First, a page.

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A CBU International Service Project volunteer surveys the meager meal of rice and beans, meant to feed her whole group. The poverty meal reminded students about the plight of the hungry.
A CBU International Service Project volunteer surveys the meager meal of rice and beans, meant to feed her whole group. The poverty meal reminded students about the plight of the hungry.

Intensive Training Weekend teaches CBU volunteers to depend on each other

RIVERSIDE (Feb. 6, 2014)--The group of California Baptist University students, faculty and staff members entered Innovators Auditorium in single file Feb. 1 for dinner. What they found wasn’t what they expected.

Across the front of the room, there were four tables set with tablecloths, plates and silverware. Students sat in upholstered chairs and were served their meals, complete with bread and dessert, by uniformed waiters.

The second group sat in plastic chairs in a circle—no table and a stack of Styrofoam bowls on the floor. The designated leader left the room to retrieve their meal—rice mixed with chicken—and then passed the bowl to others in the circle.

The last group sat on the floor with no bowls and no eating utensils. They ate the rice and beans they were given and then were allowed to beg for food from others in the room.

“I wonder how they decided who would eat where,” mused one student to another. “How did they decide who would be rich and who would be poor?”

For Aubrey MacMillan, a CBU junior participating in an International Service Project (ISP) team, the poverty meal experience was the most sobering.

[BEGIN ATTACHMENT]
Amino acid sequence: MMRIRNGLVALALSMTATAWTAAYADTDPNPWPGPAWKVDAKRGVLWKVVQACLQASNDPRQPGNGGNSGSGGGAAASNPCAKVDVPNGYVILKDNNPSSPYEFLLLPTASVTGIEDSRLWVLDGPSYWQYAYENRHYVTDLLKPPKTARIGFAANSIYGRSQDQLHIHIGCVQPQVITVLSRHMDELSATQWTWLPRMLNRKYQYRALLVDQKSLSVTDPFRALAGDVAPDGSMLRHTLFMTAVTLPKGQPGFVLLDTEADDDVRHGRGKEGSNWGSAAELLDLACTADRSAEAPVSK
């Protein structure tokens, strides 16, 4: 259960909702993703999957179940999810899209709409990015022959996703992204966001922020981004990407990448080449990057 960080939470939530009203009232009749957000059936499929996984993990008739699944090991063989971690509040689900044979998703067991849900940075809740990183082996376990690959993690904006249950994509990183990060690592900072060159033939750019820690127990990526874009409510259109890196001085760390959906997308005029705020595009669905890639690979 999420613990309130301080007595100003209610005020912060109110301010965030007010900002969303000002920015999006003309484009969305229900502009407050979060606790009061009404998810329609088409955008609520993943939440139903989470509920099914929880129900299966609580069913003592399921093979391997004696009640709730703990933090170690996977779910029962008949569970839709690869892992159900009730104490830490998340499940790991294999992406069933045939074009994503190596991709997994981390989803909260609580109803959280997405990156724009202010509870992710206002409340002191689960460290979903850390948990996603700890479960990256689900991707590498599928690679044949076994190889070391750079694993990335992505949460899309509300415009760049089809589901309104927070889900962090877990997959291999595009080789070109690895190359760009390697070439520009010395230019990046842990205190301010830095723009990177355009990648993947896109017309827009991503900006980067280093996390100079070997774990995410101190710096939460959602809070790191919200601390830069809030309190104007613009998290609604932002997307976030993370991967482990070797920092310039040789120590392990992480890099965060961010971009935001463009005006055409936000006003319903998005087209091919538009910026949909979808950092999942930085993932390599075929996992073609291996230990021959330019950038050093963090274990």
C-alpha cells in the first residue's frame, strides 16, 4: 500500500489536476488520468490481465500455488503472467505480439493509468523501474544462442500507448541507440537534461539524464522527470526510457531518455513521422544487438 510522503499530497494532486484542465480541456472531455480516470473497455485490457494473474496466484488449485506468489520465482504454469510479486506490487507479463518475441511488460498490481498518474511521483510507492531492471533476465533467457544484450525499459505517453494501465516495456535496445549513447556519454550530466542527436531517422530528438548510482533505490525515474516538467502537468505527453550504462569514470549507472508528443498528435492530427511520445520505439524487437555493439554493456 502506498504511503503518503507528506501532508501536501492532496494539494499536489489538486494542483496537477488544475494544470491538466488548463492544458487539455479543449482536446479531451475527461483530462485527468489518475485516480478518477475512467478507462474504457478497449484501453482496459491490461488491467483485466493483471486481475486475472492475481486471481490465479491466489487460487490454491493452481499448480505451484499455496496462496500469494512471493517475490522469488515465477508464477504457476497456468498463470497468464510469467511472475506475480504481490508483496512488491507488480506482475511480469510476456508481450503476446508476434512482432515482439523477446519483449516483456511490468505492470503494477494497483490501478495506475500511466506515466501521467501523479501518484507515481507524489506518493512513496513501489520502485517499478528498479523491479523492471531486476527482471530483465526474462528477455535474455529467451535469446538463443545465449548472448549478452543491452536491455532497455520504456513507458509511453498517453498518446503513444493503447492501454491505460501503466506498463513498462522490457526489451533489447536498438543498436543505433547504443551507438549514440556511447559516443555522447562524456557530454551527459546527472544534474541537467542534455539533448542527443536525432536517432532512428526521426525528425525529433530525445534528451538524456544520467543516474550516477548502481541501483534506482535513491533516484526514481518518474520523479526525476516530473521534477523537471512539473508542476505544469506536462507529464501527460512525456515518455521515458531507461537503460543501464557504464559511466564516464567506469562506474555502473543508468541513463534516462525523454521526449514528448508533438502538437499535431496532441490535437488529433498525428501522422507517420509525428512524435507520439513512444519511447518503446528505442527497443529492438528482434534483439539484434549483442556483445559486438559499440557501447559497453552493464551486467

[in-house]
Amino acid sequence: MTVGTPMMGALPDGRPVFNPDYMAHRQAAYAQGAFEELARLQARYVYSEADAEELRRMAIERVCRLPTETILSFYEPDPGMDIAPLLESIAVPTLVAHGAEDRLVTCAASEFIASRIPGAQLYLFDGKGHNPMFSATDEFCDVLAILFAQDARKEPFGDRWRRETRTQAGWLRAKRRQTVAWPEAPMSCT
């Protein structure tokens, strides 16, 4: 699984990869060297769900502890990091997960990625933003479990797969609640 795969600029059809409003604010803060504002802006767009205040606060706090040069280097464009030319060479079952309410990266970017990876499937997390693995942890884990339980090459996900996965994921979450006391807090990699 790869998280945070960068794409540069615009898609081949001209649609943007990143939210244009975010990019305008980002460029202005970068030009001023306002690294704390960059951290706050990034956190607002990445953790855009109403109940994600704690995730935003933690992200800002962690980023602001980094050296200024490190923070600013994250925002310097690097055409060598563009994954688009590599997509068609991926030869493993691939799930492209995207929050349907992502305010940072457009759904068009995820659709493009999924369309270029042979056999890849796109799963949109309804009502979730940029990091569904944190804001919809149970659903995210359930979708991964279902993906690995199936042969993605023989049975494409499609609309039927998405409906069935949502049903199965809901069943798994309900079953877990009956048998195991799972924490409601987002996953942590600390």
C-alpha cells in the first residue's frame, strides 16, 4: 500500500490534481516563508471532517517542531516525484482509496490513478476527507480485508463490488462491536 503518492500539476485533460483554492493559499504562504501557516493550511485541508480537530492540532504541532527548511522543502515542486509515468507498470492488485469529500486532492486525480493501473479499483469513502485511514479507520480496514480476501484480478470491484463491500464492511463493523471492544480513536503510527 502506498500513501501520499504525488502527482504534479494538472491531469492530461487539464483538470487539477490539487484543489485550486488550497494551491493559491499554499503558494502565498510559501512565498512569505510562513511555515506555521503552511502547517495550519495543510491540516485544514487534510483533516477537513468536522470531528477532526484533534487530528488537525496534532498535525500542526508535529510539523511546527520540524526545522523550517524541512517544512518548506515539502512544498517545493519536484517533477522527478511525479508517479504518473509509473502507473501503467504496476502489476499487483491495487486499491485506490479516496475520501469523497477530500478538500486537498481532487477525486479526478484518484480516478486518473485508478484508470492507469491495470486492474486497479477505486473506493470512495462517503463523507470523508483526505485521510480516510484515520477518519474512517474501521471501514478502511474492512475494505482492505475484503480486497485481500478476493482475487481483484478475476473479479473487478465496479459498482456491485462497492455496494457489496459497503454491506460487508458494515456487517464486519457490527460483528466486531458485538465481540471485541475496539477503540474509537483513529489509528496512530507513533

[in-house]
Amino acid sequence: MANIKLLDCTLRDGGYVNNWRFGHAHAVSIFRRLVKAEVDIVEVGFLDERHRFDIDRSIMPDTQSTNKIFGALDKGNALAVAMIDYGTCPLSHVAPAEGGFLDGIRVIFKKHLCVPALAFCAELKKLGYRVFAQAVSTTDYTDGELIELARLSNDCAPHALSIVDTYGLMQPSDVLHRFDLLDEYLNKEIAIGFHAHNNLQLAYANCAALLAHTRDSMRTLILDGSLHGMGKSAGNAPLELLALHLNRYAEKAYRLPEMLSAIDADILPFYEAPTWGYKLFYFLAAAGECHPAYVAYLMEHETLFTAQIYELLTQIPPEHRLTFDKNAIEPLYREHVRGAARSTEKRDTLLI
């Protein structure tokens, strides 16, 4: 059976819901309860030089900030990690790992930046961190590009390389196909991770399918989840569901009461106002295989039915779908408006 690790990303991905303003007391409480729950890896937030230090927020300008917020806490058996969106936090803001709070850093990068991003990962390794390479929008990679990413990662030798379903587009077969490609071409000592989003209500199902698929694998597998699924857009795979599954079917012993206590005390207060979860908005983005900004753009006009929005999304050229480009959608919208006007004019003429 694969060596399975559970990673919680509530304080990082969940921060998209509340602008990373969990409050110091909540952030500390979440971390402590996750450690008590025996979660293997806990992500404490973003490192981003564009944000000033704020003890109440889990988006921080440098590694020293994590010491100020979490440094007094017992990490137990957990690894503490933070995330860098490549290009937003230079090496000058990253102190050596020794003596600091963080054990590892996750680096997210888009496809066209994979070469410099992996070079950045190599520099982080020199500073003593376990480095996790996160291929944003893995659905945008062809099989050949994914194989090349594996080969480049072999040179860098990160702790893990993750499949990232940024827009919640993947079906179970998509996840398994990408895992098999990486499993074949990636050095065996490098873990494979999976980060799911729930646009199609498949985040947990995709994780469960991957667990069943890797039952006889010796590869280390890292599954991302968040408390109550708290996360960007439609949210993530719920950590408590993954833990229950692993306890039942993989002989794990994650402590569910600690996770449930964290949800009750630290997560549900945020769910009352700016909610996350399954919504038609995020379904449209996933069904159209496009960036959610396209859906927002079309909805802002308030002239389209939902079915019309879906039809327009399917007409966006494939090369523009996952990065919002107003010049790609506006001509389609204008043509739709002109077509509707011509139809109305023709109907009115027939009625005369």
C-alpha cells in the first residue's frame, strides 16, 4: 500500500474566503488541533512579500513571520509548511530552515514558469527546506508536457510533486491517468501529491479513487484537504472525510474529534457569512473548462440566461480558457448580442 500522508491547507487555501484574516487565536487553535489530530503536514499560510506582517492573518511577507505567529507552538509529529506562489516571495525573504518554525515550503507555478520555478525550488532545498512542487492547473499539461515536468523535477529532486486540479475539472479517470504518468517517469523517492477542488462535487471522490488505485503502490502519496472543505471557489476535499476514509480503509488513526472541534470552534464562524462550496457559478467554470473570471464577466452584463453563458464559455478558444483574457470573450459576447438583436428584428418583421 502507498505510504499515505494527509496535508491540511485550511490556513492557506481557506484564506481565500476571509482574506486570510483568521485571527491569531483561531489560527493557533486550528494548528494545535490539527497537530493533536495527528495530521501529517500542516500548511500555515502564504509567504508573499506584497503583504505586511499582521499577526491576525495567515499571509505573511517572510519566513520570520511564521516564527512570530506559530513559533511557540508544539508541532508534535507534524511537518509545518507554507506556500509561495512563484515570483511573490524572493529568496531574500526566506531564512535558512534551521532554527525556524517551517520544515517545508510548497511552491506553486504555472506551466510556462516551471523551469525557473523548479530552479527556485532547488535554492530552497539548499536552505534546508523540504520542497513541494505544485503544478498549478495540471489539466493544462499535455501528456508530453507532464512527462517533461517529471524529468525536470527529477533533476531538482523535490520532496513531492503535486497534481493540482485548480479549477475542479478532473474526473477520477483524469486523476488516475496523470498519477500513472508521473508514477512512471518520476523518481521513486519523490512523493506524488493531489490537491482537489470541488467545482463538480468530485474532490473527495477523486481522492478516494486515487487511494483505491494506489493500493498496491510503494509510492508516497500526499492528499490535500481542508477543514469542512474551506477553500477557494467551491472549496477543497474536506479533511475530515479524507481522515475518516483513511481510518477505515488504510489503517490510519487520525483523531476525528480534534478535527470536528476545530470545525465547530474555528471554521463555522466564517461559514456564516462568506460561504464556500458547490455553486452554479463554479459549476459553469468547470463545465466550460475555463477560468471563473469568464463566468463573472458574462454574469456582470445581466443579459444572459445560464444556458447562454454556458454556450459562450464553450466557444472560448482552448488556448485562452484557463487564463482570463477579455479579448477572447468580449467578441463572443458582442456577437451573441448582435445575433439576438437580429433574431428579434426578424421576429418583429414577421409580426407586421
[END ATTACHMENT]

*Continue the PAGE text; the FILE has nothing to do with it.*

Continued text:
“I was categorized as a middle class citizen, and I received one small scoop of rice and shredded chicken for my meal,” she said. “At the time, I was tired and hungry, but I became that much more thankful for the meal because of the reminder of so many less fortunate.”

The meal was part of Intensive Training Weekend designed to help prepare volunteers for the summer’s assignments in various U.S. and overseas service opportunities. This summer, about 400 students and team leaders will work in 47 teams to serve in 17 countries.

“Research shows that community and responsibility are the top two concerns that our students have,” said Kristen White, director of global mobilization. “CBU provides extensive ministry and cross-cultural training for students serving in the U.S. and overseas. Also, our faculty and staff leaders seek to connect with and invest in students to challenge them to take their next step in engaging the world.”

On Friday afternoon, students moved into classrooms and lecture halls where they took part in the training and even spent two nights in sleeping bags. In addition to the poverty meal, they experienced simulations such as worship in “house church” settings, visiting a world market, learning to prayerwalk and a variety of other scenarios.

“We were there to support one another,” MacMillan said. “This was an important thing to realize as it made us all aware of exactly how much we will need to lean on each other in any situation.”